Women’s health and concussions: A problem that needs to be solved

by Olivia Berard, Copy Editor

Another day ensued, mindlessly tapping through Instagram stories. I tapped and tapped. Wait. 

A CNN article caught my eye. It read, “These young female athletes died by suicide. They all had head injuries in common.” The air filled my nose, streaming to my lungs, breathing out heavily. A sigh poured from my mouth. I traced my eyes over the words. 

The article discussed two brilliant athletes, Kelly Catlin, a United States track cyclist, and Ellie Soutter, a snowboarder from Great Britain. Both died by suicide after multiple head traumas. Catlin at 23 and Soutter just turning 18. 

Catlin’s family were unaware of the symptoms she was experiencing, such as nightmares, obsessive and racing thoughts; Catlin only complained of painstaking headaches.

After one of Soutter’s seven major concussions, she was unable to recognize her father’s face for seven hours. After her passing, he received a call from Boston University asking if they could biopsy her brain. The researchers believed she suffered from Chronic Traumatic Encephalopathy (CTE). CTE develops after repeated traumas to the brain, resulting in early development of dementia. The heart wrenching story deepens the need for new protocols to be implemented for female athletes. 

Susan Antinori, one of the athletic trainers at Glen Rock High School, says, “There are articles and studies that demonstrate females may be more susceptible to concussions compared to males. Some of these factors include hormonal and biomechanical differences.” 

According to a National Library of Medicine study, these factors include menstrual cycle and hormonal levels. The “lower biomechanical threshold” of a woman can result in both long-term and short-term problems, and ultimately alter a woman’s hypothalamic-pituitary-ovarian axis, resulting in more severe symptoms and amenorrhea. 

Miguel Duran, one of our computer technicians, provided another source to help me understand the full story. He has a Bachelor’s degree in Neuroscience and Master’s degree in Biology. “Considering Biological Sex in Traumatic Brain Injury” says that women typically have more severe symptoms than men.

 The article also says that although there is underreporting of concussions due to domestic violence. In the athletic community, female athletes are incredibly under-represented when it comes to concussion studies. According to Kitman Labs, 2022 recorded 171 studies with men taking up 80.1% of the participants and about 40.4% having no women at all. This does not necessarily mean women sustain more concussions. It is concerning, however, that women don’t have a separate set of protocols to deal with such horrific symptoms.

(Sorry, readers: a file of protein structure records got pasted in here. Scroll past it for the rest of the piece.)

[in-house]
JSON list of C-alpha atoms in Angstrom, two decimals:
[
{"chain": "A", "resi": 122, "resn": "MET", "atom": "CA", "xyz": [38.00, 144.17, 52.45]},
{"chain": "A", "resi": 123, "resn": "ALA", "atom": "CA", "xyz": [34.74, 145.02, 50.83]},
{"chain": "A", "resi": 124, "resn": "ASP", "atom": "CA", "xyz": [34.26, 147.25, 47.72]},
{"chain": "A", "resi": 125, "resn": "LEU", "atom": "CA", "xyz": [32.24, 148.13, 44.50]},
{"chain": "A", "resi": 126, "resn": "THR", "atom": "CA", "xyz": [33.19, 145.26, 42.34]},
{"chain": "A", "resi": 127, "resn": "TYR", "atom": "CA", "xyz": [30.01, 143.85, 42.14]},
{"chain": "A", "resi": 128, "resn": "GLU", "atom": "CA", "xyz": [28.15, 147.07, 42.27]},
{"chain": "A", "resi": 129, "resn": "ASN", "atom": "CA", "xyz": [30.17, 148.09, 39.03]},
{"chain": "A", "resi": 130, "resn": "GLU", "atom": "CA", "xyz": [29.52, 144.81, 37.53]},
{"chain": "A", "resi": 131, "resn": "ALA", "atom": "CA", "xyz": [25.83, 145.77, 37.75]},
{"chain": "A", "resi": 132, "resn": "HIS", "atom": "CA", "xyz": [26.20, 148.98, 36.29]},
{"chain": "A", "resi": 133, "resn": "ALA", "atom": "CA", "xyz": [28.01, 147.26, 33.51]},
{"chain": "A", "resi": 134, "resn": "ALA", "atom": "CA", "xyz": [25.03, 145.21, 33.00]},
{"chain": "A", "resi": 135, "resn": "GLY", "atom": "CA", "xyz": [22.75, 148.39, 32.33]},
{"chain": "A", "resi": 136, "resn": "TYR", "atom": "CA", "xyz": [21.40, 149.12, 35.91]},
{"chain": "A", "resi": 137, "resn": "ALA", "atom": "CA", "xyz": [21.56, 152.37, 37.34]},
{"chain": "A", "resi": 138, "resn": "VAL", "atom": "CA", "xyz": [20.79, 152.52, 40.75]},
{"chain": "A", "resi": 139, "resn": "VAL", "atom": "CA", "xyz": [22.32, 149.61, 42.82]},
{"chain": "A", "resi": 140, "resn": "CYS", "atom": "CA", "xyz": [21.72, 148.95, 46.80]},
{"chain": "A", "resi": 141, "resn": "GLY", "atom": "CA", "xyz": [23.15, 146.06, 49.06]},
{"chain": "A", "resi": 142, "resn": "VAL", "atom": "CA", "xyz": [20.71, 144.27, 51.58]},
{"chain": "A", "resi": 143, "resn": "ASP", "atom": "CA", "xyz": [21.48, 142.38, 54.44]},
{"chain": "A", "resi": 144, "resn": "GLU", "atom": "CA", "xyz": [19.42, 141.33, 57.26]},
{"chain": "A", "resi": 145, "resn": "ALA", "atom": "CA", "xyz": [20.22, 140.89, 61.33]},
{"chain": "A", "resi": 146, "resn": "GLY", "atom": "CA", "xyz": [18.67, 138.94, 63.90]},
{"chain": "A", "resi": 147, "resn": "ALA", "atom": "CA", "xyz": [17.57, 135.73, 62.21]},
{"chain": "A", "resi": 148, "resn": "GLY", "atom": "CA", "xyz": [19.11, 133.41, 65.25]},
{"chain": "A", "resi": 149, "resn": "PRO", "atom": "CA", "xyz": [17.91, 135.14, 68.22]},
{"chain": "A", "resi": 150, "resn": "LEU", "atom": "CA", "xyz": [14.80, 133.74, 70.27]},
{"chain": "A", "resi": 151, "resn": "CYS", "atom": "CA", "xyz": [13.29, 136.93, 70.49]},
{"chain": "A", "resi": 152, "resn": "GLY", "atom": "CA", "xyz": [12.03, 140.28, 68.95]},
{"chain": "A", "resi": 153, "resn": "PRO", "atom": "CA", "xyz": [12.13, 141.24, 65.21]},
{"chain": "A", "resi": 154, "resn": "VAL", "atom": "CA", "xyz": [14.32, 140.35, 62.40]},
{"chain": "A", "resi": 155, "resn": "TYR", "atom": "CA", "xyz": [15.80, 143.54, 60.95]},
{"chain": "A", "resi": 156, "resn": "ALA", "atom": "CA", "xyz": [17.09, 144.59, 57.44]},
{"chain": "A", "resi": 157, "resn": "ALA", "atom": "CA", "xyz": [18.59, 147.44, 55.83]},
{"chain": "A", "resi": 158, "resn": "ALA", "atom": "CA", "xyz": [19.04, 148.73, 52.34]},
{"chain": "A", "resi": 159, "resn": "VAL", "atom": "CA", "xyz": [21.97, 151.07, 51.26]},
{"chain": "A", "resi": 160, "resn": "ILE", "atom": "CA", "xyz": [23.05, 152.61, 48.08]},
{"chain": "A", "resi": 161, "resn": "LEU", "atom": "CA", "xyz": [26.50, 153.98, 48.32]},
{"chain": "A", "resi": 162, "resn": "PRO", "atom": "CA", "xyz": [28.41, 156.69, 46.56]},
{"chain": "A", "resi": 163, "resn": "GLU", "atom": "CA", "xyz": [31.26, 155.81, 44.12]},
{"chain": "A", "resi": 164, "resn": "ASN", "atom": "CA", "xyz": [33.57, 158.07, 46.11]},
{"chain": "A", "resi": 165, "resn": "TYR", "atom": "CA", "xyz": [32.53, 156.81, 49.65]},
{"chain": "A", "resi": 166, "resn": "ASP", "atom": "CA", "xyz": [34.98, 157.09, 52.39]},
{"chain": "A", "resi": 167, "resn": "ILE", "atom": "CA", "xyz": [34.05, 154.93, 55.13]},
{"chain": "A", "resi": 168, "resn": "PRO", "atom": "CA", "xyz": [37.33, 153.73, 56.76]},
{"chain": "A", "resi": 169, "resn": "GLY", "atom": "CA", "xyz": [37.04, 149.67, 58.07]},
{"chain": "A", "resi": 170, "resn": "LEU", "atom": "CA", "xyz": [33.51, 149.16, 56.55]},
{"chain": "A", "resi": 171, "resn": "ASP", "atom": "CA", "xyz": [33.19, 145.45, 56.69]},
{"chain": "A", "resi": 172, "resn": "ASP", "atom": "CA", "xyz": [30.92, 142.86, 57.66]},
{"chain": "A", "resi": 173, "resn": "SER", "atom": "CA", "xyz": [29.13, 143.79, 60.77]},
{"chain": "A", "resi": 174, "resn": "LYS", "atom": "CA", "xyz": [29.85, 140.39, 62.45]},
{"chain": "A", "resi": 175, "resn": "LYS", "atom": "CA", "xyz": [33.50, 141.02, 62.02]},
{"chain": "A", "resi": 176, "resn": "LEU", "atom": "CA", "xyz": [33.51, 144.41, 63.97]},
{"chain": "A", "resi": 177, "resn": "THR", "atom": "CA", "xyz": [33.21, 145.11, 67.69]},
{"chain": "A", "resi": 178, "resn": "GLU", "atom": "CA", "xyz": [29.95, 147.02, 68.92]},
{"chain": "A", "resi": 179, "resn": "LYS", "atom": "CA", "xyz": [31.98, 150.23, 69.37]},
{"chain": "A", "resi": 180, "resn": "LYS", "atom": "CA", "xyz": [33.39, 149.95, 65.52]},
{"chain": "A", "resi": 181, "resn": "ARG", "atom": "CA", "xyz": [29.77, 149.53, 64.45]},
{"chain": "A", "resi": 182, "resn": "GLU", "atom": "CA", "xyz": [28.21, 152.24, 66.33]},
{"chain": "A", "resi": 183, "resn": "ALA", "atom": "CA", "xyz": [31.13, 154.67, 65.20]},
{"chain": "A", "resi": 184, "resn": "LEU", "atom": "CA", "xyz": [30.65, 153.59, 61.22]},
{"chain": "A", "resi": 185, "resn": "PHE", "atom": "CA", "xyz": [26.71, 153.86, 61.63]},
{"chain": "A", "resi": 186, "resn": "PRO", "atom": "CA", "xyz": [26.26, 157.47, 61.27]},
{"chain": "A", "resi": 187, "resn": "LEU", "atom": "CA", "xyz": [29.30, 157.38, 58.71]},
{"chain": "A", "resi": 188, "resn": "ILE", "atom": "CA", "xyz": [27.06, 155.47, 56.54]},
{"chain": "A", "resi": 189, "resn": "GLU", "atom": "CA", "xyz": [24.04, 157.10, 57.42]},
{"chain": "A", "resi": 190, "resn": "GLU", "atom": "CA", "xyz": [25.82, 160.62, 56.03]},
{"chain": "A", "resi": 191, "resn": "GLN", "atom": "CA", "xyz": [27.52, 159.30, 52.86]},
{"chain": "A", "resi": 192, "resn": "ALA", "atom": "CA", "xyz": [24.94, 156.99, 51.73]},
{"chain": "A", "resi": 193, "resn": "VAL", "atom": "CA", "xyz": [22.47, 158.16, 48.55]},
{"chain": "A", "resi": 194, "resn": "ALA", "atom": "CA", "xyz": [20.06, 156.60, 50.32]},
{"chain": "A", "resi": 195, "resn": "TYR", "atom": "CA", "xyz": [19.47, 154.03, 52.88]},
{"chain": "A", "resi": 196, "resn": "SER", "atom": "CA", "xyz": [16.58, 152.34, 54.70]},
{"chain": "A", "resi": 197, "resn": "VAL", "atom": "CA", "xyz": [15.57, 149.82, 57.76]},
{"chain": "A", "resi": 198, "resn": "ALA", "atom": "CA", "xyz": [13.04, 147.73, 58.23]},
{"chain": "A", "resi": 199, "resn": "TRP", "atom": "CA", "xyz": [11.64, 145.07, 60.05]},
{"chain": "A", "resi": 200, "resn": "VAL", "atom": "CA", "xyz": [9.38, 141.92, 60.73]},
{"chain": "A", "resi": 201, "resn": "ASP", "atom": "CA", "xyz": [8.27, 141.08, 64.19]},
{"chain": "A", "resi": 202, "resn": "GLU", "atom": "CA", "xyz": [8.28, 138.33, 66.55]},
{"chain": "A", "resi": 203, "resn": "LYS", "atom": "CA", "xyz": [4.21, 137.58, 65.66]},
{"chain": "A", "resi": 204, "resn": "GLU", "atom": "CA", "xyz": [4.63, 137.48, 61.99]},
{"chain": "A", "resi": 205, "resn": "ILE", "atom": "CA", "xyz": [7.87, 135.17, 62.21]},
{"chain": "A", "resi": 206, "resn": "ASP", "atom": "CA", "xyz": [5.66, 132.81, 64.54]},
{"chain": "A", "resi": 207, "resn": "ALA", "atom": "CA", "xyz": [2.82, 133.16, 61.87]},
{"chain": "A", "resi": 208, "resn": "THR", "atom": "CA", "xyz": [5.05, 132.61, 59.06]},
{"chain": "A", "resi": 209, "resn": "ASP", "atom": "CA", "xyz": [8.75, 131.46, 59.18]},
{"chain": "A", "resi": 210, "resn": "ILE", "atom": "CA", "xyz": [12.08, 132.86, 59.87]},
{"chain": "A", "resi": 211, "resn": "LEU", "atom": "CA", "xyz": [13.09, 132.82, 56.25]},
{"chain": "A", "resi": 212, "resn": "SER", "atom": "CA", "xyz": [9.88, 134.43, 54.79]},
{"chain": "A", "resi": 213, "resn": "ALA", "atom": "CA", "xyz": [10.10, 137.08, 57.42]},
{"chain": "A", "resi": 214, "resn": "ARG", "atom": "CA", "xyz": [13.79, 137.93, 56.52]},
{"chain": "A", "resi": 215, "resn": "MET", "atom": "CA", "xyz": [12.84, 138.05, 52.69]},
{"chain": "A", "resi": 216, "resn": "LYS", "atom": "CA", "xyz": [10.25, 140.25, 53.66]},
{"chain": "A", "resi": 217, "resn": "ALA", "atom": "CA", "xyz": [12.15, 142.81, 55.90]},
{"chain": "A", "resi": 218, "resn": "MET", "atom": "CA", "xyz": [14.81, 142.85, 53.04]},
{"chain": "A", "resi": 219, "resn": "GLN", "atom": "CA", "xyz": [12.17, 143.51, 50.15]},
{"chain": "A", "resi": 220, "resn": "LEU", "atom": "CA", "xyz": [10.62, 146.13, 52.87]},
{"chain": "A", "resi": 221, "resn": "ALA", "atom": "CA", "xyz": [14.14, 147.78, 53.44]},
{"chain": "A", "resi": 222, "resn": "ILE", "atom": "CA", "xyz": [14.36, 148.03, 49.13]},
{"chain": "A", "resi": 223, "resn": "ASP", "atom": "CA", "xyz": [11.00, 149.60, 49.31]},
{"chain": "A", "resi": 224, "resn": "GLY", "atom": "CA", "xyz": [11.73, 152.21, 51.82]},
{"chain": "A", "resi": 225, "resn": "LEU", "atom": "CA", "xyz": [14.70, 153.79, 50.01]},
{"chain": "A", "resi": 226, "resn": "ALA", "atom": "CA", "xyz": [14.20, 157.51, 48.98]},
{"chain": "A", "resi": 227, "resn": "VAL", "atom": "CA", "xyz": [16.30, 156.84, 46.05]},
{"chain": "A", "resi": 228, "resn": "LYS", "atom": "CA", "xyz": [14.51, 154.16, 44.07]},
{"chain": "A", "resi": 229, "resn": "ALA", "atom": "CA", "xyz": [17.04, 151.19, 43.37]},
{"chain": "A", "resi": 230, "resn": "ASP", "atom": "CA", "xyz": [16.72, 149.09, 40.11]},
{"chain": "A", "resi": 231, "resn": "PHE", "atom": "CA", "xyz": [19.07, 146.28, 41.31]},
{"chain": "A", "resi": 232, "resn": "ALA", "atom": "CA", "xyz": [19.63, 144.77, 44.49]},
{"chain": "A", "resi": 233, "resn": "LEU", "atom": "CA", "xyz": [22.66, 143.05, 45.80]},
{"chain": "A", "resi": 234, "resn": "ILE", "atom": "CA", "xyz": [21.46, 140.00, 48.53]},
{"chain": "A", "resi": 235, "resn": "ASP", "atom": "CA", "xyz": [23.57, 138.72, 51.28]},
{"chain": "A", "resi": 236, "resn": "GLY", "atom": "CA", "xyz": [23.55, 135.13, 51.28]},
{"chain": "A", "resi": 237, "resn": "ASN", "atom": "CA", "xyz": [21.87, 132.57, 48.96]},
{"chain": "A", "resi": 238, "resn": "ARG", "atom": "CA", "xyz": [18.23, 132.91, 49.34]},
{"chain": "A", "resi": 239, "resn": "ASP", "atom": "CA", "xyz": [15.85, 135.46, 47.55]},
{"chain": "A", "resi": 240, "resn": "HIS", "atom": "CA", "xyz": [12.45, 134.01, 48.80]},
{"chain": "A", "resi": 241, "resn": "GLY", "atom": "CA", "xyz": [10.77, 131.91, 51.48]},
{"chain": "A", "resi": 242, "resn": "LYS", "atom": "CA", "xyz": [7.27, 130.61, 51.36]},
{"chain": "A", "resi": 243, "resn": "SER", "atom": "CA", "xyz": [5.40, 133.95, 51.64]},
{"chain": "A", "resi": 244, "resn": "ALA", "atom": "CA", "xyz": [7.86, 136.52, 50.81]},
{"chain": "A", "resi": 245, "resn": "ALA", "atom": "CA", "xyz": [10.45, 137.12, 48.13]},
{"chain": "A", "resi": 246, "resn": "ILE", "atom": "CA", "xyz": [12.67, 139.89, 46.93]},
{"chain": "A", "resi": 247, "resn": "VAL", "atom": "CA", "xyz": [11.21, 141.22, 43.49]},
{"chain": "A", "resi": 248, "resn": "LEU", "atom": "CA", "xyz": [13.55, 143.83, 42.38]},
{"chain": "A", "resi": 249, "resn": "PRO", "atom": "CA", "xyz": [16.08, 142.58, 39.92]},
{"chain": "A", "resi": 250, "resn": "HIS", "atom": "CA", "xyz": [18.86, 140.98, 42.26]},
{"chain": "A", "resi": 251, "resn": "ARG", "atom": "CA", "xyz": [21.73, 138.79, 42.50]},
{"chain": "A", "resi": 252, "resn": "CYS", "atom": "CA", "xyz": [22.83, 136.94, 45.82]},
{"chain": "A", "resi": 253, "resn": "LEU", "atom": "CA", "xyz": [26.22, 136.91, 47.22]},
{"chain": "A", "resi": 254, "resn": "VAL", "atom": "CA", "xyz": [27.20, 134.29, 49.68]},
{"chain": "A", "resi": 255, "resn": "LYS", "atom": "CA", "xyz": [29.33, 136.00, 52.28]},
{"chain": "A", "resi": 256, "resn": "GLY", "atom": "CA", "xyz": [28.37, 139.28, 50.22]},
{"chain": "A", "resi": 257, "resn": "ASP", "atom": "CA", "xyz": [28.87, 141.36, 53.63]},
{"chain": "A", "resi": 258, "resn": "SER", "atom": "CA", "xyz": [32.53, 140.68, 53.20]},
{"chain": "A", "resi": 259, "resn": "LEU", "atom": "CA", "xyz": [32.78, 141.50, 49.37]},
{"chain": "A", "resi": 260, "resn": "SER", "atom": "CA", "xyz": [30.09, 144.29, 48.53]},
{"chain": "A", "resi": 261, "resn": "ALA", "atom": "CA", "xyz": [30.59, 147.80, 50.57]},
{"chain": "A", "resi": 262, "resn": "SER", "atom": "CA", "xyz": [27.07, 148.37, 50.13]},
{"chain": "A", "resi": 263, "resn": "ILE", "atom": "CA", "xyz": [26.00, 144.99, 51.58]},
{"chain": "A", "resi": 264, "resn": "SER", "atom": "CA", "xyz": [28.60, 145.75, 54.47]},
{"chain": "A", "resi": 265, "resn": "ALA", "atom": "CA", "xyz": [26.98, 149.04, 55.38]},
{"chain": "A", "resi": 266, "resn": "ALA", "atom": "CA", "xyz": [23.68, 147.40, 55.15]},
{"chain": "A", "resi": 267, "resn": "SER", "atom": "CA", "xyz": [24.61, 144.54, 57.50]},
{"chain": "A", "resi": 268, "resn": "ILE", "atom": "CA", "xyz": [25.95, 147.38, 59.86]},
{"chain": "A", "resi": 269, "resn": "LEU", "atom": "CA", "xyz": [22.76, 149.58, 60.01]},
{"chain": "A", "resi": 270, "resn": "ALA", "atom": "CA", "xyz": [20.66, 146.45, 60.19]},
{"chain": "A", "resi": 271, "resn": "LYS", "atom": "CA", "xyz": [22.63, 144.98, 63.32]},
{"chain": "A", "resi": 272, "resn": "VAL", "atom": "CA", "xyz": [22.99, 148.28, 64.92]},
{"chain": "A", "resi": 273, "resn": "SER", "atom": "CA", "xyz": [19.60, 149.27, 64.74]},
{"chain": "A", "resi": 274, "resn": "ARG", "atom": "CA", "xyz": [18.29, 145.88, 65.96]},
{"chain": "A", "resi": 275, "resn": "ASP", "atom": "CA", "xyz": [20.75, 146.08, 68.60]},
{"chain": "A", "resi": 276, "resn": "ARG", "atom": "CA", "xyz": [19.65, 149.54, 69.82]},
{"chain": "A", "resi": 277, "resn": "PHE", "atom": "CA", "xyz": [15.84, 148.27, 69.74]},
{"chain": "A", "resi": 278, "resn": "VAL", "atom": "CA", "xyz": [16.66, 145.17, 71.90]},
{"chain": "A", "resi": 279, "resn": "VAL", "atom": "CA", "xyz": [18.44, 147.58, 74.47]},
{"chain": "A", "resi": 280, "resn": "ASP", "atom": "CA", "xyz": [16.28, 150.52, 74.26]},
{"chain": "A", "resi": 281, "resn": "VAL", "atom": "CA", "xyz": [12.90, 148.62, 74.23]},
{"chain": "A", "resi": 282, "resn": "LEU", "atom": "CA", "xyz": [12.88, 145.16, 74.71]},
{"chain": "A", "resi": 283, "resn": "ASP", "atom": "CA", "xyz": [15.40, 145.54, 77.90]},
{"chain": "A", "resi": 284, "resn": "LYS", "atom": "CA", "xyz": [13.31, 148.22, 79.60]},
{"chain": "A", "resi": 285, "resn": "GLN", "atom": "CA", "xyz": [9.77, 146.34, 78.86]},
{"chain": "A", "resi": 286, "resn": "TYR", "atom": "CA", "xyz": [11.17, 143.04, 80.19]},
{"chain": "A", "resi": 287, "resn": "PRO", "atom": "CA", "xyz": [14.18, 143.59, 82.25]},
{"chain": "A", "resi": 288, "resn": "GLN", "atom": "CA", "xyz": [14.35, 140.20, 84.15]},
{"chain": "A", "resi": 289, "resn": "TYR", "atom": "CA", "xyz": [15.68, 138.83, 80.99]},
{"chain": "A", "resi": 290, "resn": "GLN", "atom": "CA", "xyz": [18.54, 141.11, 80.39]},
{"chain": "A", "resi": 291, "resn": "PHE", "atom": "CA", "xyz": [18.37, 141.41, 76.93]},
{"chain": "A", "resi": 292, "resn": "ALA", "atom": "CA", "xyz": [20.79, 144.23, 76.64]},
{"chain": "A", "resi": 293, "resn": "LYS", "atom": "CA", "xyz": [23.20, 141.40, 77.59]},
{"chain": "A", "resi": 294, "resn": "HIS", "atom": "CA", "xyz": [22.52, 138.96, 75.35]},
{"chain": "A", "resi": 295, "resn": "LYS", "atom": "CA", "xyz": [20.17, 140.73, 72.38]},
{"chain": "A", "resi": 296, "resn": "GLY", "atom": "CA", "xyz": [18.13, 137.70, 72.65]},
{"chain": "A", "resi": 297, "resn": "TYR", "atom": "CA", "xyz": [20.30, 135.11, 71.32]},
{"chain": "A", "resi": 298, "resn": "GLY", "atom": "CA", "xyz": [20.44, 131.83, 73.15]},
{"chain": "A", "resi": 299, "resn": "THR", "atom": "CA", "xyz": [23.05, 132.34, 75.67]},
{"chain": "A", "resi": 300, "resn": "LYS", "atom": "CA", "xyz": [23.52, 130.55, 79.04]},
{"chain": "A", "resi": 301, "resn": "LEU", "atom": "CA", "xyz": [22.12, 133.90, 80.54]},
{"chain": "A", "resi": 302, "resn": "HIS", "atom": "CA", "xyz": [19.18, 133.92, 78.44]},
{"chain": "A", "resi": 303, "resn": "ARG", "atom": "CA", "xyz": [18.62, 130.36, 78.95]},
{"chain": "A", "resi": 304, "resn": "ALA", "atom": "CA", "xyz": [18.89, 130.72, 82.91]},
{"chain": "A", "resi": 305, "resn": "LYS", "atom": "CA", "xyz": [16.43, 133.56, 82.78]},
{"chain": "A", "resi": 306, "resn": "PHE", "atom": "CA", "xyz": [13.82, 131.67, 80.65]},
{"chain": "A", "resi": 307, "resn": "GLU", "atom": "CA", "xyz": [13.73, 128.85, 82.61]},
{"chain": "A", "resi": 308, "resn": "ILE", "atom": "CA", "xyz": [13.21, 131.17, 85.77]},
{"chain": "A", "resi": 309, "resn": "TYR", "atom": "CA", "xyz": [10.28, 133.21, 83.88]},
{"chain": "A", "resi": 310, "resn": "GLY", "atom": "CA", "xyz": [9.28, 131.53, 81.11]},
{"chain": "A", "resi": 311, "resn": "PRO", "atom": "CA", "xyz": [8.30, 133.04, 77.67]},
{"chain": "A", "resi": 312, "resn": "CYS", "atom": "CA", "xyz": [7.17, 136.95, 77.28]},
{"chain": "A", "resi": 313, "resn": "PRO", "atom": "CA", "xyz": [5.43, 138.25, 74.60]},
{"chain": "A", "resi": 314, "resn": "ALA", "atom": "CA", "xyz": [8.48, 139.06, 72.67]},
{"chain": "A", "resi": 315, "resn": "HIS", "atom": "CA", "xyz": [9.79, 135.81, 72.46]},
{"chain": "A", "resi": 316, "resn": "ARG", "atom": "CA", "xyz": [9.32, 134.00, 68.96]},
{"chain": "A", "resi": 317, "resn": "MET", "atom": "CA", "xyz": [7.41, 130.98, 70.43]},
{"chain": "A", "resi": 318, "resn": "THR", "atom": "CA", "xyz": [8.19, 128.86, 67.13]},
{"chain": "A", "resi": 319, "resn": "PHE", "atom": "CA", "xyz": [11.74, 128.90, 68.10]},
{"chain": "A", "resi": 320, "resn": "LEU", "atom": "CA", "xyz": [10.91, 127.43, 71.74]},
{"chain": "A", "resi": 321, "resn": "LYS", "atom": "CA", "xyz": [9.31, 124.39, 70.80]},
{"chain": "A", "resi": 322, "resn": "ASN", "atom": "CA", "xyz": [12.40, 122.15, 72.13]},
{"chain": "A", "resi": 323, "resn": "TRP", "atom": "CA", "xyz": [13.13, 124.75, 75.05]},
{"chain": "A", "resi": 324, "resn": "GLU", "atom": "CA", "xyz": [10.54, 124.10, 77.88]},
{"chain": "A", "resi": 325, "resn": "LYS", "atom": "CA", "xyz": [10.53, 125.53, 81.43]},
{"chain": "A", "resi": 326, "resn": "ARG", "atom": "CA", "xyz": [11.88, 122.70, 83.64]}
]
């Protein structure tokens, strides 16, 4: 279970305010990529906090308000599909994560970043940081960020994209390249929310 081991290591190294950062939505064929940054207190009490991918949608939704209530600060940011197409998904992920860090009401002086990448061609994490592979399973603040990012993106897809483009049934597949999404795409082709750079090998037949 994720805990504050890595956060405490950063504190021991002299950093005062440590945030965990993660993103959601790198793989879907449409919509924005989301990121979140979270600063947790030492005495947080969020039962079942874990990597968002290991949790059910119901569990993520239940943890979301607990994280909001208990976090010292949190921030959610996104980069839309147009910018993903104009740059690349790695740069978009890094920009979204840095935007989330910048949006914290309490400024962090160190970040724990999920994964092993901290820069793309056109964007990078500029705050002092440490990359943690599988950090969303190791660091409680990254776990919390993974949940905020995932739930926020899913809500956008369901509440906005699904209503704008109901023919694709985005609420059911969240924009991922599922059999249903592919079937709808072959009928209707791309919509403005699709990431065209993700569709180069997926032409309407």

In addition, The Beck Depression Inventory–Fast Screen was protocered with 84 collegiate athletes, 65 men and 19 women. Despite the obvious disparity between men and women participants, about 20% of the participants showed an increase in depression post concussion compared to their original baseline. Generally, women are more depressed than men, and traumatic brain injuries can exacerbate that. Post concussion depression is common, but should not go unnoticed.

 Increases in concussions in women’s sports of volleyball, soccer and ice hockey have caught researchers attention. Eric Hernandez, another trainer here at the high school, has seen more concussions in women’s soccer compared to boy’s soccer, but the evidence as to why is unclear. In addition, cheerleading has seen a substantial amount of concussions. But, concussions are not specific to contact sports. Antinori says that she has treated a tennis player and runner. 

Overall, women are lacking in resources for concussions. Everyone is individualized when sustaining a concussion, so it is hard to make protocols that fit every scenario, but there must be a way to decrease the horrendous symptoms. 

Antinori says that some resources if one were to sustain a concussion in a Concussion Center in Summit for players who need some extra help. She also recommended sports psychologists to aid a player in returning to their sport.